This is the year that many of us would want to forget, but ironically, we can’t. We started the year with so much hope, made plans to visit places we never been to, sort out our next career move and some may have had that huge wedding planned.
It all came to a screeching halt when the pandemic swooped in and took the whole world by surprise. We can look on the year as a glass half full or half empty, that is your call. Here at Options, we would like to see the good that came out of it such as the quiet and important role healthcare workers played, how much we relied on foreign workers and delivery guys; the everyday heroes who made sure the poor did not go hungry as they volunteered to pack food; the guys who collected and reconfigured used computers for kids who needed it but could not afford for home-based learning.
The year has also given us much to discuss and reflect.
Options looks back on this incredible year and discovers some events that you may have forgotten; we include the funny, the good, the bad and some that made us go “hmm”.
We wish our readers a great New Year that will be filled with many possibilities and hope as the vaccine is the bright light at the end of this long and dark tunnel.
A for Arts and Culture
Legend has it that a ghost light must always be lit when a theatre is empty. This poignant symbol was seen everywhere from Broadway in the US to the West End in London. In Singapore, Ivan Heng — the artistic director of local theatre company Wild Rice — has also kept the light on at his newly-opened theatre at Funan Mall.
It was a dark time for performances, shows and exhibitions as everything was cancelled. With that, the arts and culture scene in Singapore came to a standstill.
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Undeterred by the “circuit breaker” measures — implemented as a preventive measure in response to the Covid-19 pandemic on April 7 — theatre companies like Wild Rice began screening their past performances on YouTube. The arts community had to think out of the box to reach out to their audiences. For example, leading theatre companies like Pangdemonium, Singapore Repertory Theatre (SRT) and Wild Rice collaborated and produced a short free-to-air film about the challenges faced by the arts companies in Singapore titled The Pitch.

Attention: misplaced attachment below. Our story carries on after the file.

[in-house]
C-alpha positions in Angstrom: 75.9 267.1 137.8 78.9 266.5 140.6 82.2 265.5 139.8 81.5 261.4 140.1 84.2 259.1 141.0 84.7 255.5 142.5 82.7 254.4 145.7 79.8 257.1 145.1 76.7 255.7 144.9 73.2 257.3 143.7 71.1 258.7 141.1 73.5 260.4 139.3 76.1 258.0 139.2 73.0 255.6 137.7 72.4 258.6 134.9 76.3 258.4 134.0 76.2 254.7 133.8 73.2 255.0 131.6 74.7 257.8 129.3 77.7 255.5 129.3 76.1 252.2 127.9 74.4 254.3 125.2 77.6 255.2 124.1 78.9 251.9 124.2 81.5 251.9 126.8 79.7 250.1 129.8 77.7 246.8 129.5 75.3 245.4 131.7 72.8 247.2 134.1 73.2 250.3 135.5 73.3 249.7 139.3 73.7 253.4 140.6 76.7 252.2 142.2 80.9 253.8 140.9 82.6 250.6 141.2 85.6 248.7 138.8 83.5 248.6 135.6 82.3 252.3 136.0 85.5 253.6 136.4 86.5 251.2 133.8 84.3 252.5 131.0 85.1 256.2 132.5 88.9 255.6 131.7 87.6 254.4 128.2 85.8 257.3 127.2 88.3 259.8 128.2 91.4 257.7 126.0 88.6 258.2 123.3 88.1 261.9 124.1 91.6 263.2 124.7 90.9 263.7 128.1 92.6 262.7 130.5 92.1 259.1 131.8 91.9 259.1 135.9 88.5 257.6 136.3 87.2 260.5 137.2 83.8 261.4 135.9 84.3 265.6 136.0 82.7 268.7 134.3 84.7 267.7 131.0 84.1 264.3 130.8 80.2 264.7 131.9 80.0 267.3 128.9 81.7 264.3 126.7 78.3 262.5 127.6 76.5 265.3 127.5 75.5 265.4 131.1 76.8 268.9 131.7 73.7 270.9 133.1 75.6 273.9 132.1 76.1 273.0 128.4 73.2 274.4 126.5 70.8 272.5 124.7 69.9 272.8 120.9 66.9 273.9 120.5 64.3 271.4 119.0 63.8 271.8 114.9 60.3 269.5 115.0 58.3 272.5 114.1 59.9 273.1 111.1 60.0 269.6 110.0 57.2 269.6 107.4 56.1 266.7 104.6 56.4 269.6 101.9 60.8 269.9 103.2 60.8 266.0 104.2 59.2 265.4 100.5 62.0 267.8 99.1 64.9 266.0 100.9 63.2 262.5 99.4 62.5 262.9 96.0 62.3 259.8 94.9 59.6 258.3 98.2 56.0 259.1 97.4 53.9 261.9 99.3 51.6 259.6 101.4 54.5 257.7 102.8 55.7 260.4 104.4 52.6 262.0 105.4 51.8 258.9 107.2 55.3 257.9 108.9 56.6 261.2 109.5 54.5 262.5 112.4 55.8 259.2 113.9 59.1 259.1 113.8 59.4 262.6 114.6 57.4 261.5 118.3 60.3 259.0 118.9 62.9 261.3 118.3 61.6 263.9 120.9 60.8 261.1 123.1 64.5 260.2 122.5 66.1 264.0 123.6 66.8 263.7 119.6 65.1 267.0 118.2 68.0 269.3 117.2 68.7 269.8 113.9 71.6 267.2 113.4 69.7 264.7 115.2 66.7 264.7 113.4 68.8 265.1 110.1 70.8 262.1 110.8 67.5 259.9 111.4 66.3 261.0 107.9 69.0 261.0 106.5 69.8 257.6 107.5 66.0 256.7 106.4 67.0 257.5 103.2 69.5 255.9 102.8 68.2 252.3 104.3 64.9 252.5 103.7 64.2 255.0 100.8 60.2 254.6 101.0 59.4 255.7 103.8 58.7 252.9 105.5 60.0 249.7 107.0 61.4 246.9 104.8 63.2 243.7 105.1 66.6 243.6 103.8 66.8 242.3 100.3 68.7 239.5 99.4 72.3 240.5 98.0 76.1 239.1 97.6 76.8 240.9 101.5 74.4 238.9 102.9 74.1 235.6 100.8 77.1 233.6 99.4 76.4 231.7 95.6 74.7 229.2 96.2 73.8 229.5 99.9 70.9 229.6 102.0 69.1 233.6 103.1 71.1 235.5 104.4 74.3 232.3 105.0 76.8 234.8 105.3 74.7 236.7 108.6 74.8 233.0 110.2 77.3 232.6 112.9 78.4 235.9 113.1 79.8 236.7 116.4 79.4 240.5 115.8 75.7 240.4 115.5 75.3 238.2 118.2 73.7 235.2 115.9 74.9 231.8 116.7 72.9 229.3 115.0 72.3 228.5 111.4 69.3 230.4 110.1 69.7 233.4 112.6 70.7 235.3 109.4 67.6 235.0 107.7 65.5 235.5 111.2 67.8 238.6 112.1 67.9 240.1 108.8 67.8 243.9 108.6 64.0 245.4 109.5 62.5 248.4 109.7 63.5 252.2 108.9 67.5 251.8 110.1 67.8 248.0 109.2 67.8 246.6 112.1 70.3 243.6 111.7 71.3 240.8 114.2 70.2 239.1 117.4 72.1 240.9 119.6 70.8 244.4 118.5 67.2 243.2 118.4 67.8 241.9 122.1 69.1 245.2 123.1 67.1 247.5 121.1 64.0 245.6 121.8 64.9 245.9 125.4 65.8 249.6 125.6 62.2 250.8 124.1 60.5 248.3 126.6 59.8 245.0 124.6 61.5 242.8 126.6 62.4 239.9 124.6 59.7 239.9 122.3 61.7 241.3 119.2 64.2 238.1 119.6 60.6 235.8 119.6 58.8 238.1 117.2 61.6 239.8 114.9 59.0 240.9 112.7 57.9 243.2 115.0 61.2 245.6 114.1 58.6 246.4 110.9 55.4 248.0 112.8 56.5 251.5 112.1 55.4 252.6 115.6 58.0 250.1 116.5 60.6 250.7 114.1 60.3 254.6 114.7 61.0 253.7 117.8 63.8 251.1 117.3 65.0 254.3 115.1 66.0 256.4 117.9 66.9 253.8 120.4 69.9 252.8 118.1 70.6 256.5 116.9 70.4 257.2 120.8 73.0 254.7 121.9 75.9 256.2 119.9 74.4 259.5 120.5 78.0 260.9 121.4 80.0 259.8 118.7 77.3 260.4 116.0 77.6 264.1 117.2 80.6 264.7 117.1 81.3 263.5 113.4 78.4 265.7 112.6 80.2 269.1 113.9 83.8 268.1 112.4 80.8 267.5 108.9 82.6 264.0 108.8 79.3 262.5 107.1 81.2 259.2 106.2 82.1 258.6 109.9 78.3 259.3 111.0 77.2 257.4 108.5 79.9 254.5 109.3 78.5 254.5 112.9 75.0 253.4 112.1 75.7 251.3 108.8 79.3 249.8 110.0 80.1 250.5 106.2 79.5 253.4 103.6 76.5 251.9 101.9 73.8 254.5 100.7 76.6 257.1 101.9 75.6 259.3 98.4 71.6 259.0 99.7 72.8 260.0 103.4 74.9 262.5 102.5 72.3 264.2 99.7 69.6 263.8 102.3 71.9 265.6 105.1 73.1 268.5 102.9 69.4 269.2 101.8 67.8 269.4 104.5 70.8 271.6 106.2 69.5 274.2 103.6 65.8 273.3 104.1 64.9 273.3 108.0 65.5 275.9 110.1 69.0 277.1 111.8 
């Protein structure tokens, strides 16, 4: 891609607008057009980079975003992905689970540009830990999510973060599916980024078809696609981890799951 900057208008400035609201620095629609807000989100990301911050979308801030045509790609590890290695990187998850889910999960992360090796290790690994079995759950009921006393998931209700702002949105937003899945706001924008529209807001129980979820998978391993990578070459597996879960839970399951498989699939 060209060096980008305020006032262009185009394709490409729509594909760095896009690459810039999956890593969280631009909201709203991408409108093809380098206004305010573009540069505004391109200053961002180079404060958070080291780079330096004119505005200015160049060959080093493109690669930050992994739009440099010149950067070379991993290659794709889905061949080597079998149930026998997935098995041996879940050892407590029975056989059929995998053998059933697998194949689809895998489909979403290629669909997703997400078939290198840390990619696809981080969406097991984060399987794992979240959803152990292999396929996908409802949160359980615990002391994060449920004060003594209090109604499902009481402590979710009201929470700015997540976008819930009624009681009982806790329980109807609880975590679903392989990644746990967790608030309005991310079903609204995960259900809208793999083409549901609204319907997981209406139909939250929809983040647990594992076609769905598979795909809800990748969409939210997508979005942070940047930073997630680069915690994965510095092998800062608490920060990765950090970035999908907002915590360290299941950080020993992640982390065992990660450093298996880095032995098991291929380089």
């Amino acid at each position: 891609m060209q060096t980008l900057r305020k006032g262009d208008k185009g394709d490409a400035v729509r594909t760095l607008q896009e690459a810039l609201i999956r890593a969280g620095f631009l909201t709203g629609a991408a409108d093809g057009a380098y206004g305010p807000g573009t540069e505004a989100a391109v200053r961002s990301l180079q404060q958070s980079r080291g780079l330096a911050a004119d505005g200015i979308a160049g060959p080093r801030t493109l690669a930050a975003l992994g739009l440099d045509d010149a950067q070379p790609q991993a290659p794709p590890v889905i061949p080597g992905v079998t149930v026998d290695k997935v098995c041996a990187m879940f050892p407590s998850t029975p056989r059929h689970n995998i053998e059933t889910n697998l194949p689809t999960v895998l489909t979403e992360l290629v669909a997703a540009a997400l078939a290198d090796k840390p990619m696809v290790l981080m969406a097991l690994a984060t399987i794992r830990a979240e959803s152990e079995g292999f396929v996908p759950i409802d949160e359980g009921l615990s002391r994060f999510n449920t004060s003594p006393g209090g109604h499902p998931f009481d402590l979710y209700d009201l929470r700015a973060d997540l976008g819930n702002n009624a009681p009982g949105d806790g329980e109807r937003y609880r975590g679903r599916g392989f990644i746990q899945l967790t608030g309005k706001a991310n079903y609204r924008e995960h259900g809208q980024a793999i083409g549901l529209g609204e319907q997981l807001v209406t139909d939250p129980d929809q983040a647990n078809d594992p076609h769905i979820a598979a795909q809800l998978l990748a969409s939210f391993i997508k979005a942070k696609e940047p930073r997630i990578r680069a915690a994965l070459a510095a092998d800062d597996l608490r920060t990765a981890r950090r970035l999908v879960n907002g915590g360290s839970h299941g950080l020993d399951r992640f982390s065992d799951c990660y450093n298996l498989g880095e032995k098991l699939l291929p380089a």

The Singapore Chinese Orchestra (SCO) launched full-length SCO concerts at home. The Singapore Symphony Orchestra (SSO) even offered newly recorded and archival concerts online.
Elsewhere, art galleries and museums screened virtual tours for the home-bound as we got up close and personal with the many exhibits.
B for Baking
Baking surged in popularity this year, with hashtags like #quarantinebaking trending on Instagram with, over 307,000 posts tagged. Recipes were created and shared this year goodies such as bread, cinnamon rolls, cheesecakes, brownies and cookies being especially popular.
Perhaps it was all an effort to keep themselves occupied during quarantine or lockdown. To some, baking can be rather therapeutic and meditative, as they focus on bringing ingredients together. According to market research company Nielsen, sales in France of flour surged by 160% y-o-y in March, ranking it among other emergency essentials such as rice (160%), pasta (200%) and soap (220%). Also, data from Google confirmed that global searches for the keyword “yeast” saw a 300% increase in April, compared to March.